By: Scott M. Tanner, Esq.
In simple terms, this guide takes its readers through the necessary steps to enforce a judgment, including form numbers, costs, and tricks of the trade.
This guide is intended to be general in nature and does not cover every form of judgment enforcement, simply the most common.
As a preliminary matter, the first and most important step to enforcing a judgment is verifying the existence of an asset. In order to enforce a judgment, there must be something to enforce the judgment against. (“Assets” in this context will generally refer to checking or savings accounts, wages, or real property.)
Unfortunately, it is often asset verification (“skip tracing” as it’s referred to in the collection industry) that can prove to be the most difficult step in judgment enforcement. Some people work very hard to maintain their privacy and, often, are very successful at doing so.
In my 10 years of experience, asset verification is the single area where an attorney and/or collection agency is the most helpful.
The Writ/The Abstract ($30-$40)
Assuming you’ve been successful in verifying the existence of an asset, the next step is to obtain a court document allowing you to execute your judgment.
A Writ of Execution allows its holder to take property or money from the judgment debtor. Writs are used to enforce judgments against bank accounts and wages.
An Abstract of Judgment allows its holder to place a lien on real property. It is generally only used for purposes of attaching to a piece of real property.
Obtaining either of the above documents is relatively easy; fill the relevant form out, forward it to the court with a copy of the judgment, two additional copies of the document, a check for $30 or so (I’m not sure what the current fee is, but it’s not much more than $30) and a self-addressed, stamped envelope.
Serving the Writ/Recording the Abstract ($20-$40)
Now that you’ve obtained the relevant execution document, it’s time to put that document to use. It is at this point in the process that judgment enforcement can become a little more complicated.
Wages: To garnish wages submit the original Writ, an Application for Earnings Withholding (form WG-001), a check for $30 for sheriff service of the document, and a copy of the judgment to the sheriff of the county in which the relevant employer is located.
Bank Levy: The steps are essentially identical to the steps for a wage garnishment, except instead of send an Application for EWO, send a letter entitled “Sheriff’s Instructions – Bank Levy.” In this letter, detail the location of the bank, account number, and account holder’s name.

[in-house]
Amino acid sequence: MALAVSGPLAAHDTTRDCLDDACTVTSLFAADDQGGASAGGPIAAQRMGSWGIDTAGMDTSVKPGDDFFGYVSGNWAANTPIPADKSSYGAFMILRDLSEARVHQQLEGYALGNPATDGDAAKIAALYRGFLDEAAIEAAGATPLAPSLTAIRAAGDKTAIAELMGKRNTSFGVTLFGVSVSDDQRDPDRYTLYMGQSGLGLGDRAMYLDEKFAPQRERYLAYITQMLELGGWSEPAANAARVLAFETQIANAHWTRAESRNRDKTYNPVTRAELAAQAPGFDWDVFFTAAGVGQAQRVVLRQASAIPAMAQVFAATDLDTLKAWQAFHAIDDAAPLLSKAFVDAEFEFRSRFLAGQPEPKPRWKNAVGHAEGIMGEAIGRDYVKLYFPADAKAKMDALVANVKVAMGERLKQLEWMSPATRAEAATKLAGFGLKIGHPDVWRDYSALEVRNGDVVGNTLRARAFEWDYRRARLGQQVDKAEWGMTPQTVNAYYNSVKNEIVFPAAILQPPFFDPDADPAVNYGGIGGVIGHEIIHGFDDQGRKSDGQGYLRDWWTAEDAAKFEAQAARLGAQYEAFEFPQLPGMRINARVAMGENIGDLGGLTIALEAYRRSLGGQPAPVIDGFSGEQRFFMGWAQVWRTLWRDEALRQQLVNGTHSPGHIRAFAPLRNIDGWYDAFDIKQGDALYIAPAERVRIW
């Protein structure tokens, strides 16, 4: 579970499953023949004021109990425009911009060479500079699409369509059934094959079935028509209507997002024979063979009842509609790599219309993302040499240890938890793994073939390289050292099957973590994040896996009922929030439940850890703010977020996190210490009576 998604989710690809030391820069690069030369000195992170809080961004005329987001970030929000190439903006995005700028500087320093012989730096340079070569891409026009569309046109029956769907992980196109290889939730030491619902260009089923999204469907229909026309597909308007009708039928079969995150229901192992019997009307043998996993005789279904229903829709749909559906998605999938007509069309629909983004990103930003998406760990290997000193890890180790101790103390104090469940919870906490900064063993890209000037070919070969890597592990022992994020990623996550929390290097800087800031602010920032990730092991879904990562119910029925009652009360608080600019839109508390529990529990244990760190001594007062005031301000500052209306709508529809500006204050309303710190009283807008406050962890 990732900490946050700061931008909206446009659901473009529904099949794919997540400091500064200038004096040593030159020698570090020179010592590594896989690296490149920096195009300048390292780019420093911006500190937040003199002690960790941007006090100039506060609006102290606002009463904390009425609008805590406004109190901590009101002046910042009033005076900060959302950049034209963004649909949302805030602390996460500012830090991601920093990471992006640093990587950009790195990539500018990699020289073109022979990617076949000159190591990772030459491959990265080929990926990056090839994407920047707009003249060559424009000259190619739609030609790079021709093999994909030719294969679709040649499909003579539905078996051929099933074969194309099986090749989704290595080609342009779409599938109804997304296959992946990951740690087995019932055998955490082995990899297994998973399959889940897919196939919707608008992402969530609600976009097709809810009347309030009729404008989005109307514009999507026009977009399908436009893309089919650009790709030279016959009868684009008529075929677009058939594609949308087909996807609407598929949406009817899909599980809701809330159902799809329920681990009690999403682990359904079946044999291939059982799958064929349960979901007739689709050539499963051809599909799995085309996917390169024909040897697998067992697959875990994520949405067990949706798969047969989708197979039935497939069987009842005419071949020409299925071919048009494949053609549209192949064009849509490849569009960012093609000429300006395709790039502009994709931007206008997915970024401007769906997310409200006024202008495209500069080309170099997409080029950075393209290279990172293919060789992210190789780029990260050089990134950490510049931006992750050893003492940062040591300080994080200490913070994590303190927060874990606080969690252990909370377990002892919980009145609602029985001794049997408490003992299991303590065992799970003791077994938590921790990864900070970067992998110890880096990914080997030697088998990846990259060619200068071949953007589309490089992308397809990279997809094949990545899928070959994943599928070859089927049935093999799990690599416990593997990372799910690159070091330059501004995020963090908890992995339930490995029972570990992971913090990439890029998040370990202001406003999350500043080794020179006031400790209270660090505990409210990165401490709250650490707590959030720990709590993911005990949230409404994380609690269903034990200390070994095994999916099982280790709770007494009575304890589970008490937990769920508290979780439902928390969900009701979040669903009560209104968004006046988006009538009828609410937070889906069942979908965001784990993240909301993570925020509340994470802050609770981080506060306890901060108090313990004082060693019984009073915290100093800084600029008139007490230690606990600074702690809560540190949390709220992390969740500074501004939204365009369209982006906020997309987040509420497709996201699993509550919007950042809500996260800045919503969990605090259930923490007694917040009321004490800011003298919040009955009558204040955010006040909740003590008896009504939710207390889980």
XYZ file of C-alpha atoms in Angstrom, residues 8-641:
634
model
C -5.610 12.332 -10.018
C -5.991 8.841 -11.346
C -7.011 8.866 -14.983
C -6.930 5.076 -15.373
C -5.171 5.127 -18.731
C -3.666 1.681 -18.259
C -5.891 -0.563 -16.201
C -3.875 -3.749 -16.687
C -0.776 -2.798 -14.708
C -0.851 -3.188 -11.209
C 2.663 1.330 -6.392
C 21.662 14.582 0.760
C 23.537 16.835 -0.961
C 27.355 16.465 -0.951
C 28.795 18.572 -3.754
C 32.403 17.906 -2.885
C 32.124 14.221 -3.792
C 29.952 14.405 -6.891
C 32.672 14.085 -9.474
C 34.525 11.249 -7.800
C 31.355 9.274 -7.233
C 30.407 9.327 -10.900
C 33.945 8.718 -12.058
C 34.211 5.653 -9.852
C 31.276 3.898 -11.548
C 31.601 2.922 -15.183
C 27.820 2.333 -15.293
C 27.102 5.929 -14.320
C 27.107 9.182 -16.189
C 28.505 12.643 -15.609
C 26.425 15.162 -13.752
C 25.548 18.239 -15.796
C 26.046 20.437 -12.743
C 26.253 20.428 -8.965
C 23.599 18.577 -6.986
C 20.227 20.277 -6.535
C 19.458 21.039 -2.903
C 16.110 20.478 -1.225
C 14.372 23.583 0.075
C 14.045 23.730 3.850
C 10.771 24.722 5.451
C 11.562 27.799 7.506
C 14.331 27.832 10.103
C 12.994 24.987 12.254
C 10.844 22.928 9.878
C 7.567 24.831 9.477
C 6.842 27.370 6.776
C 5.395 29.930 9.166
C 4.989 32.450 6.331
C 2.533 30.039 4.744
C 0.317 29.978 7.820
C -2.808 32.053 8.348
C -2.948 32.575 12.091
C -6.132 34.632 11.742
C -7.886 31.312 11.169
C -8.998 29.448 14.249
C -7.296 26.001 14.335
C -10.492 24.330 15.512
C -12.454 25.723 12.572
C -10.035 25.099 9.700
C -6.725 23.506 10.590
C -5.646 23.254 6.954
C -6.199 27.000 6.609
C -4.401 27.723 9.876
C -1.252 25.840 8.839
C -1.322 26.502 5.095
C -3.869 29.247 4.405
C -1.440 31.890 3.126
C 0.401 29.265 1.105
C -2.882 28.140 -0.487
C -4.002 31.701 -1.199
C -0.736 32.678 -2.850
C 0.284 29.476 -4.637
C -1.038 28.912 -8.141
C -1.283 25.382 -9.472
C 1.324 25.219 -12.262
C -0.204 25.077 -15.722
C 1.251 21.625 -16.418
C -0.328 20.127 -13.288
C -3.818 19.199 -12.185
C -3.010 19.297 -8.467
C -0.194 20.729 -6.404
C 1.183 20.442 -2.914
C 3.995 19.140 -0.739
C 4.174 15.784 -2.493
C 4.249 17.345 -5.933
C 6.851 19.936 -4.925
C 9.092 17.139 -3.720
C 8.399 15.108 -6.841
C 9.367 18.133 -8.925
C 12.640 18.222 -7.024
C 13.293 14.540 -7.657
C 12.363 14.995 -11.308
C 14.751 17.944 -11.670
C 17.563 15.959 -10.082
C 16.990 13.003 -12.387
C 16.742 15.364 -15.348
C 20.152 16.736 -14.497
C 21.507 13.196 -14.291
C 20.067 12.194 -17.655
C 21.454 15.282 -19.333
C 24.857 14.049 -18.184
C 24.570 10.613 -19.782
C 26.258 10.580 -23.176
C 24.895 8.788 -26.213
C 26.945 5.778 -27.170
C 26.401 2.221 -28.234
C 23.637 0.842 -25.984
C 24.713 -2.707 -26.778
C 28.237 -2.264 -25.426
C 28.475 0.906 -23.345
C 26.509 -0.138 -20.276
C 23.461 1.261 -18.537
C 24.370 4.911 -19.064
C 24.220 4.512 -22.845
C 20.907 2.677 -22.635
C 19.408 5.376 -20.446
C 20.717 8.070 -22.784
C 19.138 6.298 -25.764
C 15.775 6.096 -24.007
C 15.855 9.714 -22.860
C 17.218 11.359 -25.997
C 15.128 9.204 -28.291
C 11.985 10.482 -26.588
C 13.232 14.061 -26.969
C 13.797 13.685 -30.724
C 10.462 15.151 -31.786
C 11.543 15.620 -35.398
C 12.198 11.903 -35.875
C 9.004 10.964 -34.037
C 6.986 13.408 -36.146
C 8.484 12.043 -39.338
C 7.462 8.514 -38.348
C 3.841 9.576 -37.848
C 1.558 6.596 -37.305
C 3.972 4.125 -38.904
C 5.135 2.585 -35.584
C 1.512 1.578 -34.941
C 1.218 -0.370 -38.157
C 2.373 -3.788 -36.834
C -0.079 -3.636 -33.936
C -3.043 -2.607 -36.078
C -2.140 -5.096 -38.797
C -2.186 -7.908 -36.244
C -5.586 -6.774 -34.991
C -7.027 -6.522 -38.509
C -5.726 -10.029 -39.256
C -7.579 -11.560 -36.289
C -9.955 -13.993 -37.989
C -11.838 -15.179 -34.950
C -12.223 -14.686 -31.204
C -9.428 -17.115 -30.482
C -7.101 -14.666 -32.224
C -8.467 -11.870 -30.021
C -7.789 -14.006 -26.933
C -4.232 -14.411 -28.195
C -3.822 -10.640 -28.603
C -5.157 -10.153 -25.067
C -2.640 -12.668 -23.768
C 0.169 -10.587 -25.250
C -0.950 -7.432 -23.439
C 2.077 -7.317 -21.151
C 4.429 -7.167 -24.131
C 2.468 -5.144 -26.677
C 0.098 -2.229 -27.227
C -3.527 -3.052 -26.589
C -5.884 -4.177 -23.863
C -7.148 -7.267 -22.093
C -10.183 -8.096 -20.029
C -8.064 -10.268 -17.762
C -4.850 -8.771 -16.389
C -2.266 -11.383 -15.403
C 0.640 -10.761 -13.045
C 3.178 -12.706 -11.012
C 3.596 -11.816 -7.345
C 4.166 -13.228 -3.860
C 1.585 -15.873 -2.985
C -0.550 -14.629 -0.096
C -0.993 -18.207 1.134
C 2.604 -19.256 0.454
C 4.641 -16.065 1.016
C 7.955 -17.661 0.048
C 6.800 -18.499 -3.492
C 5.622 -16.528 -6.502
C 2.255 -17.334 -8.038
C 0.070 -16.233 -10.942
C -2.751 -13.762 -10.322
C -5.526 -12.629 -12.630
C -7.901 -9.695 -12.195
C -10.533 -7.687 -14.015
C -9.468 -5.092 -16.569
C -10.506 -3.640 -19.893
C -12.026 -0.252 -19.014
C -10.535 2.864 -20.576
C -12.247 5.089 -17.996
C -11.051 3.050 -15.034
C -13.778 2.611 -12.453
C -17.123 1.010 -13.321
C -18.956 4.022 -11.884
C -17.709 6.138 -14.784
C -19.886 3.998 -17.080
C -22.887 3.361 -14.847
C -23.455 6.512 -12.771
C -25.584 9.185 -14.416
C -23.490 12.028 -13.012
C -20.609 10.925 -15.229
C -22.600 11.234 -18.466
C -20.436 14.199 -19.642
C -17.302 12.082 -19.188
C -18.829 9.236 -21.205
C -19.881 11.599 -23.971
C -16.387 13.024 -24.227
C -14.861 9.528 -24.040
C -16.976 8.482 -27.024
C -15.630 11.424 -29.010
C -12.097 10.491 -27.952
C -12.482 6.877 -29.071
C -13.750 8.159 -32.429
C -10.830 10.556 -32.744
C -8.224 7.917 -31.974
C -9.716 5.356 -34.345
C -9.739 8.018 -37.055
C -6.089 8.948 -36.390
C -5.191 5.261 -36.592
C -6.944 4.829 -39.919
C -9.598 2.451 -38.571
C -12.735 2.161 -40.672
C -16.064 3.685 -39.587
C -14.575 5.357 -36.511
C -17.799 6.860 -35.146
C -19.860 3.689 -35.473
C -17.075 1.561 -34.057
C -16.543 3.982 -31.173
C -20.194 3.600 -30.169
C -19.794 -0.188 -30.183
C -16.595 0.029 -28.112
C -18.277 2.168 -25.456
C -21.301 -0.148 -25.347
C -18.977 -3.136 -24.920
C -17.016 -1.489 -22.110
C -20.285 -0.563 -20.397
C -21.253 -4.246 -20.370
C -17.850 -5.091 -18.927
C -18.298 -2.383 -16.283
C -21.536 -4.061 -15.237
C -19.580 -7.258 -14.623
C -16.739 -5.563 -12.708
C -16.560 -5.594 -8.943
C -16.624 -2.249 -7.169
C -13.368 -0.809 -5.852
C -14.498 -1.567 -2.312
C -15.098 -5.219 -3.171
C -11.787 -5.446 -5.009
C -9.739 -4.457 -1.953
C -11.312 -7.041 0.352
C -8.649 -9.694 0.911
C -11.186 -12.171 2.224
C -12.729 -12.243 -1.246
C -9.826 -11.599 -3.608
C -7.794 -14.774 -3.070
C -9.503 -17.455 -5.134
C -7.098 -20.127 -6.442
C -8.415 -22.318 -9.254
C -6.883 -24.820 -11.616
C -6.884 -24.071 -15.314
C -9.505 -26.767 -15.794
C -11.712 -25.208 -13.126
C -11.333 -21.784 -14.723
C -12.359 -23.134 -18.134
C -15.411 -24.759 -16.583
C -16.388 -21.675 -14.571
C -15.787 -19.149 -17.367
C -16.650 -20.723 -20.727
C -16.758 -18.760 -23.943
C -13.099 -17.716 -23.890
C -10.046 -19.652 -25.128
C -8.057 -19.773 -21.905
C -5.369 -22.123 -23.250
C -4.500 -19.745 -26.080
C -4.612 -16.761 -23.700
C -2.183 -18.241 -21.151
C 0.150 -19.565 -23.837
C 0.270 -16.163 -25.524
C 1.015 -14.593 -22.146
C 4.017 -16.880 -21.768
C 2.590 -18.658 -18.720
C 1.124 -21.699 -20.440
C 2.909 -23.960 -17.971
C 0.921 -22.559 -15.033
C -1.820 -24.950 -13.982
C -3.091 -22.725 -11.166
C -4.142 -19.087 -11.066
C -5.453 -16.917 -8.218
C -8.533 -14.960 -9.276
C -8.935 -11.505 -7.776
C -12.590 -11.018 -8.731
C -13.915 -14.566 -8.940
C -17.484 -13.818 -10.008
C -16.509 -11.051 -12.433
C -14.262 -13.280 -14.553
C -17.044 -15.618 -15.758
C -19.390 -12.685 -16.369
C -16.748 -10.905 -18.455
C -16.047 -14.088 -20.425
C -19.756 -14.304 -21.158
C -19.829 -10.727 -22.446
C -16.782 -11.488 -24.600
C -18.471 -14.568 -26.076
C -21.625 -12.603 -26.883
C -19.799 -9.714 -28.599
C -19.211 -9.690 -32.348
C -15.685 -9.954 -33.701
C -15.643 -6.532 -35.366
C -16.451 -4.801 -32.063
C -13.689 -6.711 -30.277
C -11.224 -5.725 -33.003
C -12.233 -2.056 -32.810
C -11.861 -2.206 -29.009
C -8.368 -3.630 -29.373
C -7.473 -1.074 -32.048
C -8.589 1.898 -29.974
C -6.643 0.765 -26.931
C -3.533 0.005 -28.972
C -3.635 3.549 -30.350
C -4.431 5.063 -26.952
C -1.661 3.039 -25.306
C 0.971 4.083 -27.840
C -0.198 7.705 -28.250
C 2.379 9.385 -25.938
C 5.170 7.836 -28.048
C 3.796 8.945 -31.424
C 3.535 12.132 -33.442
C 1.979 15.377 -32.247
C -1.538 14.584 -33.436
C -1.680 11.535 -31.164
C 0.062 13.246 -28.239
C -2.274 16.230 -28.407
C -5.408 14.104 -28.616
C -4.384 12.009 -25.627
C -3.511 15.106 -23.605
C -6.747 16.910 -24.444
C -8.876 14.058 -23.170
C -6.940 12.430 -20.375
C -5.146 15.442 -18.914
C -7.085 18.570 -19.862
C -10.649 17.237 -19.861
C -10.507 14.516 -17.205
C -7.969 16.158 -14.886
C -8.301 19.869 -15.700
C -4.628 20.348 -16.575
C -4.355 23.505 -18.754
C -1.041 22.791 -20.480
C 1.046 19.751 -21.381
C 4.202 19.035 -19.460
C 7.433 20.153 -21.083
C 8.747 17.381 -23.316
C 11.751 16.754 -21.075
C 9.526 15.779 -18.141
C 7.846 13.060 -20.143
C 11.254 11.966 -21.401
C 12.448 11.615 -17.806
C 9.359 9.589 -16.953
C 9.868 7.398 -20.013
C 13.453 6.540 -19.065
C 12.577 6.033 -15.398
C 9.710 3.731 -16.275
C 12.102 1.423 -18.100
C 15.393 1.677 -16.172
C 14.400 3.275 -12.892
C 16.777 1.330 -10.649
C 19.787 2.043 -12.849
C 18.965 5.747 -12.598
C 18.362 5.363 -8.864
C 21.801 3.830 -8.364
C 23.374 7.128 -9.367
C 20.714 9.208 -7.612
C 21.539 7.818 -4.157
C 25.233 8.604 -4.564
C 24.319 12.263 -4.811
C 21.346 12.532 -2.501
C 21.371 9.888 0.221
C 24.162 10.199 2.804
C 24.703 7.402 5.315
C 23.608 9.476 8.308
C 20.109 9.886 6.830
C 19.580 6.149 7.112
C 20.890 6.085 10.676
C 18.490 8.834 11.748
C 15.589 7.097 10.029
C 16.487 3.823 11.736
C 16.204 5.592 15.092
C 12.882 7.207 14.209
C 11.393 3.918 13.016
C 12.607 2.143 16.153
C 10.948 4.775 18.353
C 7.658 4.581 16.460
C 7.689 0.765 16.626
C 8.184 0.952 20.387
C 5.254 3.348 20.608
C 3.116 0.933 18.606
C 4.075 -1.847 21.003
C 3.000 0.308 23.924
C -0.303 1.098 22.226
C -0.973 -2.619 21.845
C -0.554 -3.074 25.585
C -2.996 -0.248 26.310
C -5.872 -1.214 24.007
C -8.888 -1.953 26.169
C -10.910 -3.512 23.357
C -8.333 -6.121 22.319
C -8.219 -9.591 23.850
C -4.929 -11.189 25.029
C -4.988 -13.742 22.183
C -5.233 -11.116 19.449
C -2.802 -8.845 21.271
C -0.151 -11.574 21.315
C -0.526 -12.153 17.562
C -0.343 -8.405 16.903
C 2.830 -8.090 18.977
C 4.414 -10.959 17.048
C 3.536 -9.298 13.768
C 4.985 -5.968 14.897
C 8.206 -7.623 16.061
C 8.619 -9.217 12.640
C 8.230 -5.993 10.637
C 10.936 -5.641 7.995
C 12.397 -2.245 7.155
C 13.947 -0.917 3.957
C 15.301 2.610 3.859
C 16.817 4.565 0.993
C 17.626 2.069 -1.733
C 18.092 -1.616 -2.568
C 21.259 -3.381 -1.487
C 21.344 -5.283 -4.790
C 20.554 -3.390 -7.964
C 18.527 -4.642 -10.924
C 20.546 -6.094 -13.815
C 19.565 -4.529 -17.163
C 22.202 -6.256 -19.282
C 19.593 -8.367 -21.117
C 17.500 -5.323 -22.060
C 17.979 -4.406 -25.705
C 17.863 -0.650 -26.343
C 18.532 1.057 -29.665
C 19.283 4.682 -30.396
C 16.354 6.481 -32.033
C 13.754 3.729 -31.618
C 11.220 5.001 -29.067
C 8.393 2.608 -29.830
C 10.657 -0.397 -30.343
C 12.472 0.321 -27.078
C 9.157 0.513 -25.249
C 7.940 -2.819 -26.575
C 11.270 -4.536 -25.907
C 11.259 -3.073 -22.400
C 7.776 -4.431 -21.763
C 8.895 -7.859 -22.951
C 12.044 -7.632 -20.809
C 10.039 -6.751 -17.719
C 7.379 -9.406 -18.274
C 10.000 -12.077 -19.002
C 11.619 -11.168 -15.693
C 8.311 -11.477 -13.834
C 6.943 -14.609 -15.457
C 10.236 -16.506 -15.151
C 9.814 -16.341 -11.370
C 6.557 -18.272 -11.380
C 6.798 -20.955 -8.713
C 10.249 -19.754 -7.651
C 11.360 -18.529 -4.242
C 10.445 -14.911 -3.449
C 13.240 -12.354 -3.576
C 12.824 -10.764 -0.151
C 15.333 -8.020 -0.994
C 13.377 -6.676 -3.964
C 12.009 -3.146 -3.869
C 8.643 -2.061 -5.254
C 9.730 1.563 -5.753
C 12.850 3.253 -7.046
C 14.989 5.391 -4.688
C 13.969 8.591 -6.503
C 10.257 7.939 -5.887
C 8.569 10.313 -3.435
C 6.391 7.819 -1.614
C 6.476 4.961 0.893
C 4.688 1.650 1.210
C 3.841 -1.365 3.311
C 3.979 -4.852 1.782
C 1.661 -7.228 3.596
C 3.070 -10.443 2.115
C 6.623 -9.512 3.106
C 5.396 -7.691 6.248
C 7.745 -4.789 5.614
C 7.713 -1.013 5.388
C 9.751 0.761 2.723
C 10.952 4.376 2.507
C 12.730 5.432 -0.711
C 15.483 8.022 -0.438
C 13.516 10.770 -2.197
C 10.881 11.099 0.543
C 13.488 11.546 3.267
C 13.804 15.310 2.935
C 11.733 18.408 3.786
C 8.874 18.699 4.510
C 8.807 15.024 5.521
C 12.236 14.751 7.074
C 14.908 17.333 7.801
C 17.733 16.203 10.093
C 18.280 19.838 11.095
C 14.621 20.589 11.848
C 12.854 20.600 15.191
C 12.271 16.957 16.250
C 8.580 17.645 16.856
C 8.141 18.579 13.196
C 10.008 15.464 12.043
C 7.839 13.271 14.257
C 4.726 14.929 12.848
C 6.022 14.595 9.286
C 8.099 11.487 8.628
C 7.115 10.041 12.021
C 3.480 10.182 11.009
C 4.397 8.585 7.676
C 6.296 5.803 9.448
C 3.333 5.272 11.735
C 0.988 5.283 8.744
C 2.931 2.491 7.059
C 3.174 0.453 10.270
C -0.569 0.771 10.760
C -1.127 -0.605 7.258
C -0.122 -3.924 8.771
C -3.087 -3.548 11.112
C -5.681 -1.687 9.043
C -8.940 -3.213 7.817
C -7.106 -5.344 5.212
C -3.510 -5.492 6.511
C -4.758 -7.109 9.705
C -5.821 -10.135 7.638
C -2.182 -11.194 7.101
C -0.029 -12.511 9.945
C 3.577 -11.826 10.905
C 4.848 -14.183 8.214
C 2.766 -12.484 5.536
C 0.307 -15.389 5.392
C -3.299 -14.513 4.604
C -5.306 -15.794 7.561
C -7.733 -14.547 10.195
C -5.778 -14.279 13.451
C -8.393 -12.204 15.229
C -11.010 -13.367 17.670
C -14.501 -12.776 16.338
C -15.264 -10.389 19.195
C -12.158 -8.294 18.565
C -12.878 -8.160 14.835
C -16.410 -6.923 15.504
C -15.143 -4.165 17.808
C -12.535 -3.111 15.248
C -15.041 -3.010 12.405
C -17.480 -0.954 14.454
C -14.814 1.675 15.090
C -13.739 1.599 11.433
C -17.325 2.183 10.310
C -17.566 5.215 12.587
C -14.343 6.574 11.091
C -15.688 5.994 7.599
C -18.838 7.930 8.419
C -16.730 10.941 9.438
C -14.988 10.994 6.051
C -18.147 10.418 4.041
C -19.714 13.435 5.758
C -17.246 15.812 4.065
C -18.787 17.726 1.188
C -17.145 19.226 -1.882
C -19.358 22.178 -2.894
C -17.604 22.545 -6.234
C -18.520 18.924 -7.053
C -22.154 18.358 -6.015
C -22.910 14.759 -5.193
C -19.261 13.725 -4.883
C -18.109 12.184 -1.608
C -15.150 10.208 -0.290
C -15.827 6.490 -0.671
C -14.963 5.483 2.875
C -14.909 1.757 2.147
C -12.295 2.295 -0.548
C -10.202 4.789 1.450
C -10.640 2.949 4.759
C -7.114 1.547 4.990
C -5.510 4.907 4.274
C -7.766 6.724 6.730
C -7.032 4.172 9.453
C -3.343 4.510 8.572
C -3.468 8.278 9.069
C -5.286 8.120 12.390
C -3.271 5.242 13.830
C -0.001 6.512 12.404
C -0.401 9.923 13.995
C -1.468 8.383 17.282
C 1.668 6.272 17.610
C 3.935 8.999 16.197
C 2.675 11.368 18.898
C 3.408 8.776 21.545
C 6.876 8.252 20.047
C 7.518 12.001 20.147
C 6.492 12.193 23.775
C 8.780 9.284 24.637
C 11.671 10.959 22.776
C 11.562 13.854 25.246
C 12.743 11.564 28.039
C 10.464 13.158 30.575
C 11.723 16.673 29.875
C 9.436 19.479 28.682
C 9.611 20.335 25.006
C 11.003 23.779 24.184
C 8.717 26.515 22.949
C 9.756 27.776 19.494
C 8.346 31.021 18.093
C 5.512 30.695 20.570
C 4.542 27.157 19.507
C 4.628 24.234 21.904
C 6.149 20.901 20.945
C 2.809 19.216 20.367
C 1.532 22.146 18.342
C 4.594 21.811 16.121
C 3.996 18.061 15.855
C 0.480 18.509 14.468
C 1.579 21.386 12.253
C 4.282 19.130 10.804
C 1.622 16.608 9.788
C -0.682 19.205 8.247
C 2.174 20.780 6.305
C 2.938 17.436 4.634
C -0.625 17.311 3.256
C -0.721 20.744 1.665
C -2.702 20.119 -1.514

Property Lien: Simply forward the Abstract of Judgment, a self-addressed, stamped envelope, and an additional copy of the Abstract to the County Recorder in the county where the property is located. The fee for recording the Abstract varies ($20-$40).
The Waiting Game
The most frustrating part of the judgment enforcement process is the wait. Due to budget cuts, many of the public entities you’ll be working with will be way behind on processing judgment enforcing documents.
As a general rule of thumb, I tell my clients to expect a wait of 3-6 months before they might expect their first payment from any of the above enforcement techniques.
What’s more, if relevant, a property lien will not be paid until the property is sold or the debtor seeks a mortgage on the relevant property. This could be years, and, in fact, may never happen.
Assuming you’ve sent copies of each of the relevant documents to the Sheriff/County Recorder, you will receive conformed copies of each document for your records. Save these copies as receipts.
Perhaps the subject of another legal guide, be aware that it is very possible the judgment debtor can challenge the enforcement technique you choose with a Claim of Exemption – making the process even more extended.
If you have a judgment and you need help enforcing it, call the experienced and knowledgeable debt collection/judgment enforcement attorneys at Thompson Steinberg.
Scott M. Tanner, Esq.
Scott M. Tanner is a partner and co-founder of Thompson Steinberg. He has extensive experience in all aspects of commercial and consumer/retail collections, debt litigation, creditor’s right, and FDCPA, RFDCPA, TCPA, and FCRA compliance and litigation. Mr. Tanner has successfully represented business entities of various sizes – ranging from small, mom-and-pop type local businesses, to major national and multinational corporations. He enjoys hanging his left hand out the car window while driving to court.
**The information presented here is general in nature and is not intended, nor should be construed, as legal advice for a particular case. This blog posting does not create any attorney-client relationship with the author. For specific advice about your particular situation, please consult with your own attorney.**